Fast forward to the present Cold Peace era of challenges of global terrorism, Chinese imperialism, and rising nationalism in Europe and its former colonies. The state structure in Pakistan is a tool of the colonial masters, polished and designed to rule over oppressed nations, conquered and subjugated as British subjects.
Therefore, the political movement for national self-determination is a decolonization process against the remnants of the British-imposed structures – the Pakistan state and its military setup.
The experience of the seven decades of pro-democracy and national rights struggles in Pakistan is tantamount to the 1971 Bangladesh, Balochistan’s struggle for independence, Sindh’s struggle for national rights and democracy, and the Pashtun movement for rights and security from military-backed Talibanization. In every case, it is the people versus the state and its military. In every case, people are criminalized as the enemy of the state or “anti-state elements.”
Let us move on to human rights in Pakistan. The human rights situation in Pakistan is the logical outcome of the colonial order established in 1947. The state and its military is the biggest abuser of human rights in Pakistan. Balochistan’s human rights problems started when we lost our national sovereignty. On March 27, 1948, the Pakistan Army invaded and occupied Balochistan while the British and the rest of the champions of national self-determination celebrated the birth of the monster – the Pakistani state.
Human rights in Pakistan are not the same for everyone. We know that from the statements made by the country’s lawmakers, officials, and honourable judges of the Islamabad High Court regarding the ethnic profiling of Baloch students by the state security forces. Moreover, the cases of enforced disappearances in Balochistan are not only escalating at a staggering rate, but the state’s attitude toward human rights in Balochistan is also that of an army of occupation.
A Lahore-based political analyst once rightly said, “Pakistan Army will never commit mass murder or massacre on the streets of Lahore as they did in East Pakistan in 1971, Balochistan, Sindh, and Khyber Pakhtunkhwa.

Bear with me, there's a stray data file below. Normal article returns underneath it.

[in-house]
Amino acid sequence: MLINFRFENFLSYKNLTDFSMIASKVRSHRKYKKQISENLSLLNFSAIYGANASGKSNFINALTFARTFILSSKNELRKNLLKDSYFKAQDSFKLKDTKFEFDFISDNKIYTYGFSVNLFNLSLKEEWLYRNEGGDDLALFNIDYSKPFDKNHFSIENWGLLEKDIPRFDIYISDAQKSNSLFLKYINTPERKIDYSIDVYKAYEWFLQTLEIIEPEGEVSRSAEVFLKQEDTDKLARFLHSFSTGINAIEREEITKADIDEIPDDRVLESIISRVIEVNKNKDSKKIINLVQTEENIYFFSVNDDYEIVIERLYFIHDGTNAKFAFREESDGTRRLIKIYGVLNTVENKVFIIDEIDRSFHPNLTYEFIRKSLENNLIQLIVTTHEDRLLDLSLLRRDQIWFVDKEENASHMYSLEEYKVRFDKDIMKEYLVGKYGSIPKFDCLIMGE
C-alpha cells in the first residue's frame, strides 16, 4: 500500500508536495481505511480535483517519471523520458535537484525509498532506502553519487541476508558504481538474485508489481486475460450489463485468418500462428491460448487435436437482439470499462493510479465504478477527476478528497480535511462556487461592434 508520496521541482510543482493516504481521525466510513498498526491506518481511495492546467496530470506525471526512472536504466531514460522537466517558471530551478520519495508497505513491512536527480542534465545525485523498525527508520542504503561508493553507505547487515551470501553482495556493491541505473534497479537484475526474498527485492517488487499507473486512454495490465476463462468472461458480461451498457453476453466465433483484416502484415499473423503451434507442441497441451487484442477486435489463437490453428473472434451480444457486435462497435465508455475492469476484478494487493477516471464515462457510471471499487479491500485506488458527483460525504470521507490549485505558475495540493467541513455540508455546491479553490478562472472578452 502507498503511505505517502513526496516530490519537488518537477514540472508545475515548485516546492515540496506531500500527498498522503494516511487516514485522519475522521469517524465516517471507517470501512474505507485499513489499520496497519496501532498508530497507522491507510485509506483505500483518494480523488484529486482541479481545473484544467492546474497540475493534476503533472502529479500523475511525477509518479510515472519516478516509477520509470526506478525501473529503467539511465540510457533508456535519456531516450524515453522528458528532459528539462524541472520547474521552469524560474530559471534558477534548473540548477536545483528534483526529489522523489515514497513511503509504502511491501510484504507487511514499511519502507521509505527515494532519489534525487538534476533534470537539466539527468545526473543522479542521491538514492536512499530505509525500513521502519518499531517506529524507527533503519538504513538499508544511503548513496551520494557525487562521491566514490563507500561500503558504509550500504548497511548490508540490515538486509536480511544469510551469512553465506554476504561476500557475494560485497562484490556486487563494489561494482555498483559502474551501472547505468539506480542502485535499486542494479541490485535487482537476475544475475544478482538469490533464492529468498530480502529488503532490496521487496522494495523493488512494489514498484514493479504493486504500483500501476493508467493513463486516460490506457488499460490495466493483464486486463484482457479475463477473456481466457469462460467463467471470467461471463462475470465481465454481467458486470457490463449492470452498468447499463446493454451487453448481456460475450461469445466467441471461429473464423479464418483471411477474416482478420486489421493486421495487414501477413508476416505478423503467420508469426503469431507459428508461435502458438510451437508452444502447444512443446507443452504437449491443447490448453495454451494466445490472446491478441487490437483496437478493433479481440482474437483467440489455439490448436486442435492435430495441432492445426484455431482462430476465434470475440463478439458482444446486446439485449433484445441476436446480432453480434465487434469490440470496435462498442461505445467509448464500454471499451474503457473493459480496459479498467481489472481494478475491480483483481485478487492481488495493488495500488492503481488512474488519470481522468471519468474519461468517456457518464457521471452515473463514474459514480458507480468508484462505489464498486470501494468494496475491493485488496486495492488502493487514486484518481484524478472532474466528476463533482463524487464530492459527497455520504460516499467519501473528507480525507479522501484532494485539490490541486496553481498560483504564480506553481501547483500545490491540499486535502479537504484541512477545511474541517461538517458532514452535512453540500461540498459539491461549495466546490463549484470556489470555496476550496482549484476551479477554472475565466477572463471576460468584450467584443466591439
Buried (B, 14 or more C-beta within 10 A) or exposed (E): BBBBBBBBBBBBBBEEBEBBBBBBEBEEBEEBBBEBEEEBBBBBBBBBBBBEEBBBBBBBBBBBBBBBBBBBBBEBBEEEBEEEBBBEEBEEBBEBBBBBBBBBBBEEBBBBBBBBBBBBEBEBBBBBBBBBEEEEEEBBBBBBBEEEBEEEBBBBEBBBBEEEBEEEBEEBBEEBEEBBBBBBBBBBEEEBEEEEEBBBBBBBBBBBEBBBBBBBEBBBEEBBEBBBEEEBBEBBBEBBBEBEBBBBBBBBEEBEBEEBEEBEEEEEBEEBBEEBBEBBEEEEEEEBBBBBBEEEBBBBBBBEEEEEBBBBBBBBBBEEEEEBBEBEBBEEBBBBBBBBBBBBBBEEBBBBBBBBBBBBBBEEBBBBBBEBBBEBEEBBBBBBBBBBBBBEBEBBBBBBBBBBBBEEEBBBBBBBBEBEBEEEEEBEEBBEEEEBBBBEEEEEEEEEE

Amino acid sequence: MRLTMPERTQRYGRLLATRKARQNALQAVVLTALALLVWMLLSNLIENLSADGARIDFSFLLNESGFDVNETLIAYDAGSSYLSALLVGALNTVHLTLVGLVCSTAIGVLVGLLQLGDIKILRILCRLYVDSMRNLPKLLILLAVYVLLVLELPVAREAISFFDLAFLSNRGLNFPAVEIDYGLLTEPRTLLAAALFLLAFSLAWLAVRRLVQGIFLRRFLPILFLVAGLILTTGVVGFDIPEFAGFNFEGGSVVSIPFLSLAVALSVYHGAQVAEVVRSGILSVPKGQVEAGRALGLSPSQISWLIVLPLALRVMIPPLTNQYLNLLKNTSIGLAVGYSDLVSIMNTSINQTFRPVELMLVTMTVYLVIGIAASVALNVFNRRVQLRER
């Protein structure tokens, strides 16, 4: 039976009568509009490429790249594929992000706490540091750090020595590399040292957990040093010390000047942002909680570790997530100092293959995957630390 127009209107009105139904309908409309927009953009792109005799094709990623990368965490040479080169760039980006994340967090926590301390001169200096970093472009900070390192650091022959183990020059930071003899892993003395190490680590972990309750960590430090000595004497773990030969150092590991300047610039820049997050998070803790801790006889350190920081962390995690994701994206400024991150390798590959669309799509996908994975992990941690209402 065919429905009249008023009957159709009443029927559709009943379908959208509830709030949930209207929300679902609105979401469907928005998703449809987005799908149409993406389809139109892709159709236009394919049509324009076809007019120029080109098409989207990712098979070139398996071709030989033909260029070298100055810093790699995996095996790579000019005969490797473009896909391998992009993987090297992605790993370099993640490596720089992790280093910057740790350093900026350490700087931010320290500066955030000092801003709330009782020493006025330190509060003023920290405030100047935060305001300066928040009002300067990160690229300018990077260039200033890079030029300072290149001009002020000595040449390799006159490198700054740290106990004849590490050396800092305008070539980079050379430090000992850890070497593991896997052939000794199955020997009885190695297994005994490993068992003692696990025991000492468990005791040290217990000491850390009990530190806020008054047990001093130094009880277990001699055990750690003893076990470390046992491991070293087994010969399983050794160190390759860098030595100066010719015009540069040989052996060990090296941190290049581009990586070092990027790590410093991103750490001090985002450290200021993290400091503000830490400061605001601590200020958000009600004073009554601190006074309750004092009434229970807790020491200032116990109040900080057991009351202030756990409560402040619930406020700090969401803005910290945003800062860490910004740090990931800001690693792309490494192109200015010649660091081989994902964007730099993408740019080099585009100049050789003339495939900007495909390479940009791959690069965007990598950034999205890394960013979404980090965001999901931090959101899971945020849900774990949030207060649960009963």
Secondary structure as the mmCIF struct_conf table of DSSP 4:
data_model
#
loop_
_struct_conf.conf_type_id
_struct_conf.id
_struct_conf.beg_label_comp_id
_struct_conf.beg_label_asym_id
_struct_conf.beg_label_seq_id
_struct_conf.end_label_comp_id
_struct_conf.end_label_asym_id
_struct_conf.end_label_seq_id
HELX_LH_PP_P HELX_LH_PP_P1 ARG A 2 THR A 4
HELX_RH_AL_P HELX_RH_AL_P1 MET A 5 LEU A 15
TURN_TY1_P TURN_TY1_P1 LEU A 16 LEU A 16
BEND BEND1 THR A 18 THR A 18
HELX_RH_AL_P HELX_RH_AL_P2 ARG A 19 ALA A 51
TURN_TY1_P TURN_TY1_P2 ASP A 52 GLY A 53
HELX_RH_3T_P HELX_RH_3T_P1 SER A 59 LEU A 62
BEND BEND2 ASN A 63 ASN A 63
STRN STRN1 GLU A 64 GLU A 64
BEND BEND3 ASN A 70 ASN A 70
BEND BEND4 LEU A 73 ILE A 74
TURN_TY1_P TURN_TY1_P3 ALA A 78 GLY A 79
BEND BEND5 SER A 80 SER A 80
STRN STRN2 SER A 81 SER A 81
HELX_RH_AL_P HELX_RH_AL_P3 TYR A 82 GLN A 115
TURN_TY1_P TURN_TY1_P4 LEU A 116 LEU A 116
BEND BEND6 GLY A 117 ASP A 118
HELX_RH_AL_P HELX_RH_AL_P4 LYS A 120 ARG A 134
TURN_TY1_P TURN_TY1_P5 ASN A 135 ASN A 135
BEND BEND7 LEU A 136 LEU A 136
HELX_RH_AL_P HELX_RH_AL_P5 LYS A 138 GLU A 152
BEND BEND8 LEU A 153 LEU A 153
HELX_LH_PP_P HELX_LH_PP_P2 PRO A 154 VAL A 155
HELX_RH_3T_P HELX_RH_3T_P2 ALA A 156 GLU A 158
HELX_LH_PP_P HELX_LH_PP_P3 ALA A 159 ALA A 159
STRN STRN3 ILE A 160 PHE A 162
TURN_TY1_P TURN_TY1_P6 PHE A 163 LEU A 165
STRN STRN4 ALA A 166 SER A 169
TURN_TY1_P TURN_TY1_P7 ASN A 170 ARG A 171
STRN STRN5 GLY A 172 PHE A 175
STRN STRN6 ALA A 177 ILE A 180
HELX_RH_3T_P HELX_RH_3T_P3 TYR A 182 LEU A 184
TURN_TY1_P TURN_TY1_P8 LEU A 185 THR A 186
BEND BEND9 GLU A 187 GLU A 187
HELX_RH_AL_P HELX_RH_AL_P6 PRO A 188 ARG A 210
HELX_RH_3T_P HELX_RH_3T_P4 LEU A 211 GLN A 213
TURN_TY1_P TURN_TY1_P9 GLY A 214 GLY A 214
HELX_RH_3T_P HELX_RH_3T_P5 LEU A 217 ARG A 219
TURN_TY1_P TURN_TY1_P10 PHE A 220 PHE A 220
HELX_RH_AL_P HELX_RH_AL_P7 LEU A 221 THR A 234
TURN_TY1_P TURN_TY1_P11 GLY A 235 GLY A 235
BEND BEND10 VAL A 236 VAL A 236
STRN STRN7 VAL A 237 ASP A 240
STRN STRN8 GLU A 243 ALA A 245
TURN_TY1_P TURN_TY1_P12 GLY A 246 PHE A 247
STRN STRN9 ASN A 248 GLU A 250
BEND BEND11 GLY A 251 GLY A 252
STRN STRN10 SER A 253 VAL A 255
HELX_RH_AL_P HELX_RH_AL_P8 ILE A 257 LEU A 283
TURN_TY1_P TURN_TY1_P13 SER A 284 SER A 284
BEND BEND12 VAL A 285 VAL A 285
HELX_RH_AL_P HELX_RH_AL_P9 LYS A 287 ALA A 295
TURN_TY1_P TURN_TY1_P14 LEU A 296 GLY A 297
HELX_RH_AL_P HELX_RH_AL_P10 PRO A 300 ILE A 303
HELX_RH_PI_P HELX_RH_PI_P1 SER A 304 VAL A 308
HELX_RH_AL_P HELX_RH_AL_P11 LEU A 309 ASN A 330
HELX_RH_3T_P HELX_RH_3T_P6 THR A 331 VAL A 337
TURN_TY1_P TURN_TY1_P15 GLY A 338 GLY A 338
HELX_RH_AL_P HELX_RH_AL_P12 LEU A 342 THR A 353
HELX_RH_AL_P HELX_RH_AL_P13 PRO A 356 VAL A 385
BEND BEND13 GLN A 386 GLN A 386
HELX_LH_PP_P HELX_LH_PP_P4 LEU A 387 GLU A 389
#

On several occasions, human rights defenders in Pakistan accepted that enforced disappearances of Baloch youth are linked to the Balochistan independence struggle. In other words, the legitimate demand for national self-determination from the government or the deep state of Pakistan will result in severe repressive measures. Moreover, the international community that believes in national self-determination silently shares the UN Human Rights Council with Pakistan and Iran – the worse abusers of human rights.
The people of Balochistan would not be talking about enforced disappearances if the nation was not invaded and occupied by Pakistan in 1948. Then, the sovereign Balochistan would have been a member of the United Nations, defending its land, sea coast, and natural resources with the honourable support of free nations.
How is Balochistan different from Ukraine? Of course, we are not in Europe. Today, Ukraine has been rightly granted international support from the US and Europe, including heavy weaponry. As a result, the Ukrainian civilians, men and women are getting arms and necessary training to fight the invading Russian army. Support for Ukraine is the right action in implementing national self-determination enshrined in the UN Declaration. We demand the same from the international community for the oppressed nations in South Asia and the Middle East.
In conclusion, national self-determination may be part of international law and a legitimate right, but the bias and the interests of the West are the biggest challenges we need to overcome or adjust to before we can be considered worthy of being free nations.
In any case, we must stand together for our rights and freedom. Our unity is the only weapon that can change the international community’s mind.
Speech by Sami Jan Mengal – June 25, 2022
Iran-Occupied Balochistan is Facing Worst Human Rights Violations & Mass Executions
Good evening everyone,
I thank my Sindhi friends for giving me this opportunity today to speak on a subject that deeply concerns the region of Balochistan under Iranian occupation since 1928 and is less known by the world. Today, the Baloch nation exists in three countries following the British invasion of Kalat in 1839, following the martyrdom of Khan of Kalat, Mir Mehrab Khan, and the division of Balochistan by new boundaries in 1871 when western Balochistan was given away to Persian monarchs. In 1893 the demarcation of the Durand Line divided the Pashtuns and swallowed up Afghan lands that later became the Northwest Frontier of British-made Pakistan.